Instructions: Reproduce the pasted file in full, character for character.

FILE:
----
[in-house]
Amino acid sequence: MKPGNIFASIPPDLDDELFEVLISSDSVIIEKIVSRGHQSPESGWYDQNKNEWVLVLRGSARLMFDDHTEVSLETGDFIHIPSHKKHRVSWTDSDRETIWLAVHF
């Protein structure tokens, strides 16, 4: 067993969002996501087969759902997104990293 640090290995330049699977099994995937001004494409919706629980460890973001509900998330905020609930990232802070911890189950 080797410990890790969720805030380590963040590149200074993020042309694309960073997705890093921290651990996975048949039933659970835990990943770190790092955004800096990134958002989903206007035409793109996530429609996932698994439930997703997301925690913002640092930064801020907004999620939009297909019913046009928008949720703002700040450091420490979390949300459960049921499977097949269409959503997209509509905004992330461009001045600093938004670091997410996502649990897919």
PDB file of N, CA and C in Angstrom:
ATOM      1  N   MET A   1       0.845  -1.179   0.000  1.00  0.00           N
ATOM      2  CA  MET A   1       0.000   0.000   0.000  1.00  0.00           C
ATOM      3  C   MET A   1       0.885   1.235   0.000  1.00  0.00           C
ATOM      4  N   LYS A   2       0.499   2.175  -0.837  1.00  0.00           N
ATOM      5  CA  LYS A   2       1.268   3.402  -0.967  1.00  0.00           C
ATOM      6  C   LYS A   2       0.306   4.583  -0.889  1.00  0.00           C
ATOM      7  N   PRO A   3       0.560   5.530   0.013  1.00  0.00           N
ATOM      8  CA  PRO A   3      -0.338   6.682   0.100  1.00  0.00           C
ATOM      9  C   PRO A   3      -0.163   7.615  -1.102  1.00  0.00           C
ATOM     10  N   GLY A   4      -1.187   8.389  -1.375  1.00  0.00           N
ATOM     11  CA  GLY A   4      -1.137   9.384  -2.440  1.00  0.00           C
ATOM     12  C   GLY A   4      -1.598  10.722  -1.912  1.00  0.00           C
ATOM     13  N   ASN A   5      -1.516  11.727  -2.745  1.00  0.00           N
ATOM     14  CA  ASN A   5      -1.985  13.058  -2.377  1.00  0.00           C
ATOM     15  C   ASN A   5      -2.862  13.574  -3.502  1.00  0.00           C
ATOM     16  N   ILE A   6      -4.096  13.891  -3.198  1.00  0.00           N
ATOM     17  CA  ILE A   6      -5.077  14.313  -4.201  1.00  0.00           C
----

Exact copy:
[in-house]
Amino acid sequence: MKPGNIFASIPPDLDDELFEVLISSDSVIIEKIVSRGHQSPESGWYDQNKNEWVLVLRGSARLMFDDHTEVSLETGDFIHIPSHKKHRVSWTDSDRETIWLAVHF
């Protein structure tokens, strides 16, 4: 067993969002996501087969759902997104990293 640090290995330049699977099994995937001004494409919706629980460890973001509900998330905020609930990232802070911890189950 080797410990890790969720805030380590963040590149200074993020042309694309960073997705890093921290651990996975048949039933659970835990990943770190790092955004800096990134958002989903206007035409793109996530429609996932698994439930997703997301925690913002640092930064801020907004999620939009297909019913046009928008949720703002700040450091420490979390949300459960049921499977097949269409959503997209509509905004992330461009001045600093938004670091997410996502649990897919």
PDB file of N, CA and C in Angstrom:
ATOM      1  N   MET A   1       0.845  -1.179   0.000  1.00  0.00           N
ATOM      2  CA  MET A   1       0.000   0.000   0.000  1.00  0.00           C
ATOM      3  C   MET A   1       0.885   1.235   0.000  1.00  0.00           C
ATOM      4  N   LYS A   2       0.499   2.175  -0.837  1.00  0.00           N
ATOM      5  CA  LYS A   2       1.268   3.402  -0.967  1.00  0.00           C
ATOM      6  C   LYS A   2       0.306   4.583  -0.889  1.00  0.00           C
ATOM      7  N   PRO A   3       0.560   5.530   0.013  1.00  0.00           N
ATOM      8  CA  PRO A   3      -0.338   6.682   0.100  1.00  0.00           C
ATOM      9  C   PRO A   3      -0.163   7.615  -1.102  1.00  0.00           C
ATOM     10  N   GLY A   4      -1.187   8.389  -1.375  1.00  0.00           N
ATOM     11  CA  GLY A   4      -1.137   9.384  -2.440  1.00  0.00           C
ATOM     12  C   GLY A   4      -1.598  10.722  -1.912  1.00  0.00           C
ATOM     13  N   ASN A   5      -1.516  11.727  -2.745  1.00  0.00           N
ATOM     14  CA  ASN A   5      -1.985  13.058  -2.377  1.00  0.00           C
ATOM     15  C   ASN A   5      -2.862  13.574  -3.502  1.00  0.00           C
ATOM     16  N   ILE A   6      -4.096  13.891  -3.198  1.00  0.00           N
ATOM     17  CA  ILE A   6      -5.077  14.313  -4.201  1.00  0.00           C